Mother of two, Katrina Pirpinias, is one of many breast cancer survivors who is using the month of October to reflect on her experiences as part of Breast Cancer Awareness Month.
Katrina was diagnosed in 2013 after noticing a lump in one of her breasts and biopsy results confirmed she had three cancerous lumps.
“I must have had a blank look of my face. I was quiet and calm for about 40 seconds and then panic set in and I said, what are my kids going to do? My initial sadness was for my kids,” Katrina tell us.
“After that I went straight off to Cheryl, the Northern Health Breast Care Nurse, and started my ‘journey’. That morning was spent discussing all the ways we could go with surgery and treatments,” she said.
Katrina encourages women who have recently been diagnosed with breast cancer to just take a moment.
“Don’t think of the worst case scenario straight away, just give yourself time to let it all sink in. Then listen to the advice and take it on board clearly and calmly,” she said.
“Take a breath and slow down. Remember that everyone’s journey is different – someone else’s story is different to your story.”
Breast Care Nurse, Cheryl Murray, said, “What you don’t usually hear are all the good stories – and the majority are the good stories. 91 per cent of women will survive breast cancer after five years.”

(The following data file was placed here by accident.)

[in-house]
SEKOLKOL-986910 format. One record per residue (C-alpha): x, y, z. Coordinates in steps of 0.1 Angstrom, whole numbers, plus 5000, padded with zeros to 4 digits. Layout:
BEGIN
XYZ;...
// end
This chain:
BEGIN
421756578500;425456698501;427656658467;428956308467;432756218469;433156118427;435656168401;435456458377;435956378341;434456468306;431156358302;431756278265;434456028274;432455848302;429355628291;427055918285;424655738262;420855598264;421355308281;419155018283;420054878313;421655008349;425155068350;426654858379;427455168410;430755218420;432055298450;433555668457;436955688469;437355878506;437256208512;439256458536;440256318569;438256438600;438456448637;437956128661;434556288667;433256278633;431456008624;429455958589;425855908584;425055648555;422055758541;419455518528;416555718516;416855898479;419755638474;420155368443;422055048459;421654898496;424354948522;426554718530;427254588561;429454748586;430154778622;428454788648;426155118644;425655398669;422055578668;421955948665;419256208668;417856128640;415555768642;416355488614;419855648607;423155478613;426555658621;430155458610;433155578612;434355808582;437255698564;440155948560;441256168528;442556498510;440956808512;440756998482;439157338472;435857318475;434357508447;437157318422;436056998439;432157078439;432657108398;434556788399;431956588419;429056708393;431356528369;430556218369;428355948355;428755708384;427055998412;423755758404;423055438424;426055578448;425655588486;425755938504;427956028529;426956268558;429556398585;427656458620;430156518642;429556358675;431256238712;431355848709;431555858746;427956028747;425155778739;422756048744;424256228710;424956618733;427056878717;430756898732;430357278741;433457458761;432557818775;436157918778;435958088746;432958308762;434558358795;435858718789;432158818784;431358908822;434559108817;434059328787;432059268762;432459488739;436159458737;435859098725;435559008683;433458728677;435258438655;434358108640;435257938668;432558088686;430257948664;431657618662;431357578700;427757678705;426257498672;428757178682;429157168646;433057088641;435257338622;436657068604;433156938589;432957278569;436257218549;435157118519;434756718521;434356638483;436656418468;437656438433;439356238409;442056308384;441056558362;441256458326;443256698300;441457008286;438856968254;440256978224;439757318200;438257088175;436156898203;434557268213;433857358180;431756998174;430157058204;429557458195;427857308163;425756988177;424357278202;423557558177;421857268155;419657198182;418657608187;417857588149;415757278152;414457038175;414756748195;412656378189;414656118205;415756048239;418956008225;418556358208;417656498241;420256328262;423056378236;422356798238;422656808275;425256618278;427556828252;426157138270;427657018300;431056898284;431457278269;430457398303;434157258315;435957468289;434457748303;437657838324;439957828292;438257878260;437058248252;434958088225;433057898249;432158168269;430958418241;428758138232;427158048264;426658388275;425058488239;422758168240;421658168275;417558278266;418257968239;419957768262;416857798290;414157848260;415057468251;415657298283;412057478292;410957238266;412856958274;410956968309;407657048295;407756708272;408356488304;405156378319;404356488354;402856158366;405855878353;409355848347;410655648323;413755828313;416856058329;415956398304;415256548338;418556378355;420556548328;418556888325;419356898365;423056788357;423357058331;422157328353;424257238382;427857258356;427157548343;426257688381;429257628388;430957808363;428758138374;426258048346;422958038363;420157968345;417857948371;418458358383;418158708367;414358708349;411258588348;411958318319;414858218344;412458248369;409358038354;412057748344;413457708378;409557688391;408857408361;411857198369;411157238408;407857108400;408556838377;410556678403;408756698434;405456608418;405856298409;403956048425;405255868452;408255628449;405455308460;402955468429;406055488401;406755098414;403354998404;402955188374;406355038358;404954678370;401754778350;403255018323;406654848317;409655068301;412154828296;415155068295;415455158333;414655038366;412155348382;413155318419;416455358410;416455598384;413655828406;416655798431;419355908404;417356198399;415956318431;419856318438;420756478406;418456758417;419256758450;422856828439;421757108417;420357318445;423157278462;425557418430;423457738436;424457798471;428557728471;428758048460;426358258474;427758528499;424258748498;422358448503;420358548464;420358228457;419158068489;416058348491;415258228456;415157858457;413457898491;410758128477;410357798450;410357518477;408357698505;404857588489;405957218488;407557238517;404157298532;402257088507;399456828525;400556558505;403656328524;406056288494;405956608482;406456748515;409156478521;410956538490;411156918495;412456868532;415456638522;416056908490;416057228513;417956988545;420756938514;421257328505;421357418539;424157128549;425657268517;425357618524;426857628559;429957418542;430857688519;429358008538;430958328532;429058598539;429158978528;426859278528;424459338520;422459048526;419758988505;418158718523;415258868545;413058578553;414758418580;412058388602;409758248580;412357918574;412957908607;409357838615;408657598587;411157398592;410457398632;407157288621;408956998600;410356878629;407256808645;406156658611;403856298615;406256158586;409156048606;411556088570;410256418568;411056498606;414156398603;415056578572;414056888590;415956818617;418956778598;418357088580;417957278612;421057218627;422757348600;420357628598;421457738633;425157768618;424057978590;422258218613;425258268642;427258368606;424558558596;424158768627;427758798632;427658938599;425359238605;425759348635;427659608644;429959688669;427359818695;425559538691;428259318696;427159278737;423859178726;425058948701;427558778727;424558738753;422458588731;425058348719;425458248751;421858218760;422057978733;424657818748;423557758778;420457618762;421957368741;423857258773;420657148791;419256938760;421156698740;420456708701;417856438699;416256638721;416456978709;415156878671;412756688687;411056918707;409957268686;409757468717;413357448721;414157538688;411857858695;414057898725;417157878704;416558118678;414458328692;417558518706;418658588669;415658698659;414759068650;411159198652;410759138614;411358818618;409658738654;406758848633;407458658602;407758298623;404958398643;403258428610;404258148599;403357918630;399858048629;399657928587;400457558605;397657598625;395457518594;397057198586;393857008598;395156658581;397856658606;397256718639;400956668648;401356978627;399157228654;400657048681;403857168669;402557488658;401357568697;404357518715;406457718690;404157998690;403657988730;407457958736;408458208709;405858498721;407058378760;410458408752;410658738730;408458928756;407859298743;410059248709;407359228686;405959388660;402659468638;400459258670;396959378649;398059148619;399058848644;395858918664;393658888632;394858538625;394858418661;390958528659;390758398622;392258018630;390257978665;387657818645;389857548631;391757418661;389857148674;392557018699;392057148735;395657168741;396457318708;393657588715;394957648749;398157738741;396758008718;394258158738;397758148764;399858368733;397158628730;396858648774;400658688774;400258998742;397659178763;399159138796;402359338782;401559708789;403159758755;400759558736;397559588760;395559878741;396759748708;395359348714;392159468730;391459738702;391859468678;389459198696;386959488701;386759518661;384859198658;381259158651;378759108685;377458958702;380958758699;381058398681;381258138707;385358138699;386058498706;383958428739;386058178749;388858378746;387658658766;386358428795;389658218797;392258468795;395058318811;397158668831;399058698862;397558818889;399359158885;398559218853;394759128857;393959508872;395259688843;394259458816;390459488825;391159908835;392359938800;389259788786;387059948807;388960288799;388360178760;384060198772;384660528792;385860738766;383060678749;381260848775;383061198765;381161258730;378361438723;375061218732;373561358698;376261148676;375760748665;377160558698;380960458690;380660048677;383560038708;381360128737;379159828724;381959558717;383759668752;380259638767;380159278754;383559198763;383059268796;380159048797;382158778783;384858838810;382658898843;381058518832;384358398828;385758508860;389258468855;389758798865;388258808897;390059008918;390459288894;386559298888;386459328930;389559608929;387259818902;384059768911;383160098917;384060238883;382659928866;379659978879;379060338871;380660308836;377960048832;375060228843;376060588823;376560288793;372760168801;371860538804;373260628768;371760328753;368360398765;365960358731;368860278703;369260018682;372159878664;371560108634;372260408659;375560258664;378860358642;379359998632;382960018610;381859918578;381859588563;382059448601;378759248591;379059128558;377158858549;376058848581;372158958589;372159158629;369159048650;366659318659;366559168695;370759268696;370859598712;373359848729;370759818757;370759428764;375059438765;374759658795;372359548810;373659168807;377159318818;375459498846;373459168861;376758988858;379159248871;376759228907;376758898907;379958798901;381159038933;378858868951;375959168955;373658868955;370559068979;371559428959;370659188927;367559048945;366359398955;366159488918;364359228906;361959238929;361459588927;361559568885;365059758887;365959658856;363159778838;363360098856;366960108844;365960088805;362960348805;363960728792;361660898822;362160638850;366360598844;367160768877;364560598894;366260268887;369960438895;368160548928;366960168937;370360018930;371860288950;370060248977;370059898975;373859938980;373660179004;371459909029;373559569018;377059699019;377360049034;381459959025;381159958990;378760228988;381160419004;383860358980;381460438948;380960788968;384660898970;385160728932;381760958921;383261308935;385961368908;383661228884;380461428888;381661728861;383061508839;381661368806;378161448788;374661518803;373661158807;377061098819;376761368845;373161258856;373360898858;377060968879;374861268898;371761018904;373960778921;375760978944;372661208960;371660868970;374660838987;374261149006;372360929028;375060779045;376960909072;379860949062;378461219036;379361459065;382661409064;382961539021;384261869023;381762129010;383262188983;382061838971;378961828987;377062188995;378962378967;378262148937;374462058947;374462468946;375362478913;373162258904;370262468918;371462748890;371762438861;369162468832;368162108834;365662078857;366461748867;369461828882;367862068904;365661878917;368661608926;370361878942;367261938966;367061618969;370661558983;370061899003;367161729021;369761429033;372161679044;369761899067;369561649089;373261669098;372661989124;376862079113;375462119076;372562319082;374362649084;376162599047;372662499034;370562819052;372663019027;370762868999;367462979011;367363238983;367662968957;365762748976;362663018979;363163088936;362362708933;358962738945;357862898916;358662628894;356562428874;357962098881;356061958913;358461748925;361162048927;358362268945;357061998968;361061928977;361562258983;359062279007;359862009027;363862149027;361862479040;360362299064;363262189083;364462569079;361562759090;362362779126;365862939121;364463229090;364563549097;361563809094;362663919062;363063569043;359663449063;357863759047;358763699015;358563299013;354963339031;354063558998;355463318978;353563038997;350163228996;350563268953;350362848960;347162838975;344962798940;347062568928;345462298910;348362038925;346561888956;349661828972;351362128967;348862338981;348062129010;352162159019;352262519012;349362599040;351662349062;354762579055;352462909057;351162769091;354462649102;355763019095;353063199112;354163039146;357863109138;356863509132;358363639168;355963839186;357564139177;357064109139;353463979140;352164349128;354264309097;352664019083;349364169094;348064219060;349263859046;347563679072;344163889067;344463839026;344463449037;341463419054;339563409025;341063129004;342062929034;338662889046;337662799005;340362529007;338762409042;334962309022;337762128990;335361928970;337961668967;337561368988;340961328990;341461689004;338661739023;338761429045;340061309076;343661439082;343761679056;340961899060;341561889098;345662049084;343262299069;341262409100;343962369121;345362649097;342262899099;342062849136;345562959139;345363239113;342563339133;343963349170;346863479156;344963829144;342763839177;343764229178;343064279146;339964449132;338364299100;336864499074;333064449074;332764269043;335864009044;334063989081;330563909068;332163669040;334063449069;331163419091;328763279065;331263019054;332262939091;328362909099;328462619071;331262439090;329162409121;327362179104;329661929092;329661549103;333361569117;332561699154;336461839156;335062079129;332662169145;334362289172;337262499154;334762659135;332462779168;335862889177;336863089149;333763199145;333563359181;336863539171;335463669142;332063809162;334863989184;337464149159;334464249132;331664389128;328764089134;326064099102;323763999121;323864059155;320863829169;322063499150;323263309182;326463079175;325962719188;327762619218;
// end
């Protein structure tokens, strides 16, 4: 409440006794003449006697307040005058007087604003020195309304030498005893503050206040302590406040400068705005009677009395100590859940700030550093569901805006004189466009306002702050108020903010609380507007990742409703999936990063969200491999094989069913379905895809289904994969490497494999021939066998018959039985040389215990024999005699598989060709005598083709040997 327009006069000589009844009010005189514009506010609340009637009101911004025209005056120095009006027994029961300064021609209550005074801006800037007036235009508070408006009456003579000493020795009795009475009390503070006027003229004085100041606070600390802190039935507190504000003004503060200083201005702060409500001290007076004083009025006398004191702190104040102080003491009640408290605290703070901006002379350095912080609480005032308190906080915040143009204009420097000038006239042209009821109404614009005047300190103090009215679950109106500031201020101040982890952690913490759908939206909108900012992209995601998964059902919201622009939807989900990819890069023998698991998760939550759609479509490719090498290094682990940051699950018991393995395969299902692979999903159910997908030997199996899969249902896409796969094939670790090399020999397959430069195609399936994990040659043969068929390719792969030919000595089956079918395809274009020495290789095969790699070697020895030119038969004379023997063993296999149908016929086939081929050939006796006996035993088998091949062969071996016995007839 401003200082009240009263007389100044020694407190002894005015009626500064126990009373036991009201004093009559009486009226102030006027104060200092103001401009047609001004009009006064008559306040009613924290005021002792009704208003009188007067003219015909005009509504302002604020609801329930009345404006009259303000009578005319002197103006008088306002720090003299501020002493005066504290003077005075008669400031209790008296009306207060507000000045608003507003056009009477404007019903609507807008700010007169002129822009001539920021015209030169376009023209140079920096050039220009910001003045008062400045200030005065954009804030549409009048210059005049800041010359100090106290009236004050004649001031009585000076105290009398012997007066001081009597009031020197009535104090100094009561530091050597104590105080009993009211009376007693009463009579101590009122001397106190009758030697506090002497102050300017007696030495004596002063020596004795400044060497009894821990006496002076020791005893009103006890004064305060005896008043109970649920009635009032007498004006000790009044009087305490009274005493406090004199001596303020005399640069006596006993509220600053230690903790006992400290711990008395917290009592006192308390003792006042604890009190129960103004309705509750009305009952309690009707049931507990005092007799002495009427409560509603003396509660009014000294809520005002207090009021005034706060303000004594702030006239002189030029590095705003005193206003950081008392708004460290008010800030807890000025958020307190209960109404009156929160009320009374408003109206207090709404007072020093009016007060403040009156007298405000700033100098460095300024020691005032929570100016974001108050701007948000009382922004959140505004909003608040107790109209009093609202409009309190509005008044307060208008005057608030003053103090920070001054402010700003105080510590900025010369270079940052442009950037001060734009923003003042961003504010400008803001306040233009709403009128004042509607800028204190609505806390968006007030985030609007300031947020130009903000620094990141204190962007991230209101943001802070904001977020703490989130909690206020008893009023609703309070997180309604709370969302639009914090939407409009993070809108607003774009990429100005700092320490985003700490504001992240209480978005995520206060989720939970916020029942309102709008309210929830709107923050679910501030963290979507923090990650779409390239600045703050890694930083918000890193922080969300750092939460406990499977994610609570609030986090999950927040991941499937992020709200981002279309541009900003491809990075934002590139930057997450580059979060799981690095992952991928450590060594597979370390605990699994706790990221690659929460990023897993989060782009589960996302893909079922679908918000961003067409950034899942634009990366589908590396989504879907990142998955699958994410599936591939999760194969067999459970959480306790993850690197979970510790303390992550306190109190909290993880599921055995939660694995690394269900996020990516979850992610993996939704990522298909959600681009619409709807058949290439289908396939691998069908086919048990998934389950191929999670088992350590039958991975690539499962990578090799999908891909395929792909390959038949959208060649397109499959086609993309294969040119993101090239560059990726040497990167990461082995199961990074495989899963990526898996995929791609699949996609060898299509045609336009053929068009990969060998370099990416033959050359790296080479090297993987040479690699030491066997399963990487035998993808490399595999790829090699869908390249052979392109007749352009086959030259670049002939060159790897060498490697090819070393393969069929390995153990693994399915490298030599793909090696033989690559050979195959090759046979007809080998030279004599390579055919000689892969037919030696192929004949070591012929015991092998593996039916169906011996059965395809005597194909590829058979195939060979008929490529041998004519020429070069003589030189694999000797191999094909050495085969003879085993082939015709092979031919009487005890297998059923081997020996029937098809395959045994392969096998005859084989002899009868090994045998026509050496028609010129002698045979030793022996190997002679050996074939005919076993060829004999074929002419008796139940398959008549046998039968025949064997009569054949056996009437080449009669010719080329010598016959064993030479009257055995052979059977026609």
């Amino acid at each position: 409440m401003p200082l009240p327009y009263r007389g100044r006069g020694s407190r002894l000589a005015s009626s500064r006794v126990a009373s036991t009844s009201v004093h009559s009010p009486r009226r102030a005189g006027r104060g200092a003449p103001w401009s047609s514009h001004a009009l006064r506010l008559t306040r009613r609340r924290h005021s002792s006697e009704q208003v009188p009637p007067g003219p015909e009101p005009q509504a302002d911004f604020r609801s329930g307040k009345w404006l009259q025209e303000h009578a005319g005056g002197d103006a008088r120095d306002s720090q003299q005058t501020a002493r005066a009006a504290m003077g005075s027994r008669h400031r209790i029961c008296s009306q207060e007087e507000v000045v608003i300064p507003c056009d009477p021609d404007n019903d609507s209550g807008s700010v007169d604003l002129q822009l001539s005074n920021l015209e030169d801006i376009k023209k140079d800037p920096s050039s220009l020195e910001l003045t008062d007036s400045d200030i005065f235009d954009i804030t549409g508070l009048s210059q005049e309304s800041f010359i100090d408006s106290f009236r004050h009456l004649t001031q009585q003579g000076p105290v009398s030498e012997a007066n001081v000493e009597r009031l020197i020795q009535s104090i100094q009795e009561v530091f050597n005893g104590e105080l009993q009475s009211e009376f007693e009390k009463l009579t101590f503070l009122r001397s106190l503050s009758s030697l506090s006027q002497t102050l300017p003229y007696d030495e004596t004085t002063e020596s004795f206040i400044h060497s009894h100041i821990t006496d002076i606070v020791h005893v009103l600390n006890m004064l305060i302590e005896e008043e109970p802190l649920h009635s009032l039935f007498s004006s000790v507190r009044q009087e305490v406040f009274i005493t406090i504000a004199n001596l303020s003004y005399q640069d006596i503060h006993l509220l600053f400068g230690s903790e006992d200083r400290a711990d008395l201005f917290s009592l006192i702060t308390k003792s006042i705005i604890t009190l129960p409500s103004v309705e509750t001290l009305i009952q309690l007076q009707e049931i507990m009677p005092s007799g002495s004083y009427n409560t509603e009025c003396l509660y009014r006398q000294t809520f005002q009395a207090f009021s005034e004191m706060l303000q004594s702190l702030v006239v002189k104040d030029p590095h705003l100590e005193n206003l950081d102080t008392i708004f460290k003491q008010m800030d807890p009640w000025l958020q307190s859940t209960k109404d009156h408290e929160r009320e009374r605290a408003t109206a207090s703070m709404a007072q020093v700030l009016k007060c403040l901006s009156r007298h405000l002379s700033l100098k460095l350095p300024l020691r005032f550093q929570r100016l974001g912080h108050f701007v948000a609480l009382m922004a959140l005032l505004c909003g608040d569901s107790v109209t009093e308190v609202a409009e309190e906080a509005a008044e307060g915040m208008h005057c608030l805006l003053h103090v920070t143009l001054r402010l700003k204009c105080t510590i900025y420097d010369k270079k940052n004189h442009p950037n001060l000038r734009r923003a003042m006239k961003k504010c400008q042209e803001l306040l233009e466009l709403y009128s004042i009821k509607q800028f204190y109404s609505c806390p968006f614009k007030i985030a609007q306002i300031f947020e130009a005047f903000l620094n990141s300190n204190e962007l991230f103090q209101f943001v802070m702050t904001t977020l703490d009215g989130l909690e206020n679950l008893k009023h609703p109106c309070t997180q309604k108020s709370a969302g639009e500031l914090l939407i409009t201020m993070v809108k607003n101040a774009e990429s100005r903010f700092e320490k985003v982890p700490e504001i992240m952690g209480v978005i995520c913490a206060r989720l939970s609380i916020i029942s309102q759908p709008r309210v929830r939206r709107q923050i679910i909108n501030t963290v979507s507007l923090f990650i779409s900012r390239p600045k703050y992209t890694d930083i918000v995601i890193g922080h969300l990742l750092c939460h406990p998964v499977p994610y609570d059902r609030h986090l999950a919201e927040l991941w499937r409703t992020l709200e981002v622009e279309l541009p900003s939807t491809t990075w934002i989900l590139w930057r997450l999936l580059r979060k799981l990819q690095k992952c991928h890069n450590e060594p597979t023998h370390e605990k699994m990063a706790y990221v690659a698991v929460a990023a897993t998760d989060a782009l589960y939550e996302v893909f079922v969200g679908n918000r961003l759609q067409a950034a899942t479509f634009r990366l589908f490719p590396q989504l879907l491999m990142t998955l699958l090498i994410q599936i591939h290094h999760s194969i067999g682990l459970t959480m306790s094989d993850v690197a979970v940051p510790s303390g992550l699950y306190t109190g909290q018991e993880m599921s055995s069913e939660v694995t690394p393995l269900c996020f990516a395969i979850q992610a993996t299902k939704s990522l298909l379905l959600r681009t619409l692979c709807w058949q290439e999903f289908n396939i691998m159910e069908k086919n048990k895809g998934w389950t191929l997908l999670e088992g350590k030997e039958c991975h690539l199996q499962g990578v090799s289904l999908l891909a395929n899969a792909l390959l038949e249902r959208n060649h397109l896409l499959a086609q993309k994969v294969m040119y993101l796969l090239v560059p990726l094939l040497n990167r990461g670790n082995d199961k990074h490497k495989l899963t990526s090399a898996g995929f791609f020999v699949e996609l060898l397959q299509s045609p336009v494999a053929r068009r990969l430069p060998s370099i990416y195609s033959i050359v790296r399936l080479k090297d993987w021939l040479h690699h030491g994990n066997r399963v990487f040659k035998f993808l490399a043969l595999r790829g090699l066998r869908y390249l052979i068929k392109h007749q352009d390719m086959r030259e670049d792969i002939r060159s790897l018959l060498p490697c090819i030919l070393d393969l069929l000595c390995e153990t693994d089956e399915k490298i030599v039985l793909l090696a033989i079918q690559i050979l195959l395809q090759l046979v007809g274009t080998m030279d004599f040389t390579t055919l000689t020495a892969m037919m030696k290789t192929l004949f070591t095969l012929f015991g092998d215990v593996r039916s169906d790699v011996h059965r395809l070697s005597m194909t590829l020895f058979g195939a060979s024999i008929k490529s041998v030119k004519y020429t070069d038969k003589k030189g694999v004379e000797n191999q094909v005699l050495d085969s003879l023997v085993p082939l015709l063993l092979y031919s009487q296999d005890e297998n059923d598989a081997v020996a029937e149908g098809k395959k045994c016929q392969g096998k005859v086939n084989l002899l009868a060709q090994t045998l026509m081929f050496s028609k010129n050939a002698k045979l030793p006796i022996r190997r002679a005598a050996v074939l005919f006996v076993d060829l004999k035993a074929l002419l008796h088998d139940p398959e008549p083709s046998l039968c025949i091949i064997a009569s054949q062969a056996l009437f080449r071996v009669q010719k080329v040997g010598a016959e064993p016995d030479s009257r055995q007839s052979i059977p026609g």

“The moment you get diagnosed with cancer, you start to decondition but it’s important to keep routine – go to work if you are able, keep routine for the kids as that’s really important for them, keep busy and exercise,” Cheryl added.
“I felt ordinary, but I still did normal things, I still went camping, still took the kids to school every day,” Katrina said.
After losing her hair from chemotherapy treatment, Katrina said, “I was lucky because it was in winter so it didn’t really stand out but I didn’t like not having eyebrows or eyelashes – that made me look unwell.”
“I remember my girlfriend cut my hair when the first clump came out and I wasn’t quite ready to let go of my hair,” she added.
Six years later, following chemotherapy and a double mastectomy, Katrina has a new bill of health.
Katrina’s story is one of many, as breast cancer remains the most common cancer among Australian women.
The month of October is dedicated to focusing on the impact of those affected by breast cancer in our community, and raising awareness of early detection.
“Breast cancer awareness is all about getting to know your breasts and what they feel like, and if there’s any changes, see your GP. While screening mammograms are primarily recommended for women aged 50-74, women aged 40-49 are welcome to have a free breast screening mammogram with BreastScreen Victoria every two years,” Cheryl said.
“Early detection is such a massive factor for survival and Australia has one of the highest survival rates in the world, so we’re doing something right.”
Northern Health Foundation are currently fundraising for a new scalp cooling machine for our Craigieburn Oncology Unit. Scalp cooling machines help to preserve hair by cooling hair follicles so they are not as affected by chemotherapy, helping to retain hair and improve self esteem. Click here to donate today!
Featured Image (left to right): Katrina Pirpinias with Cheryl Murray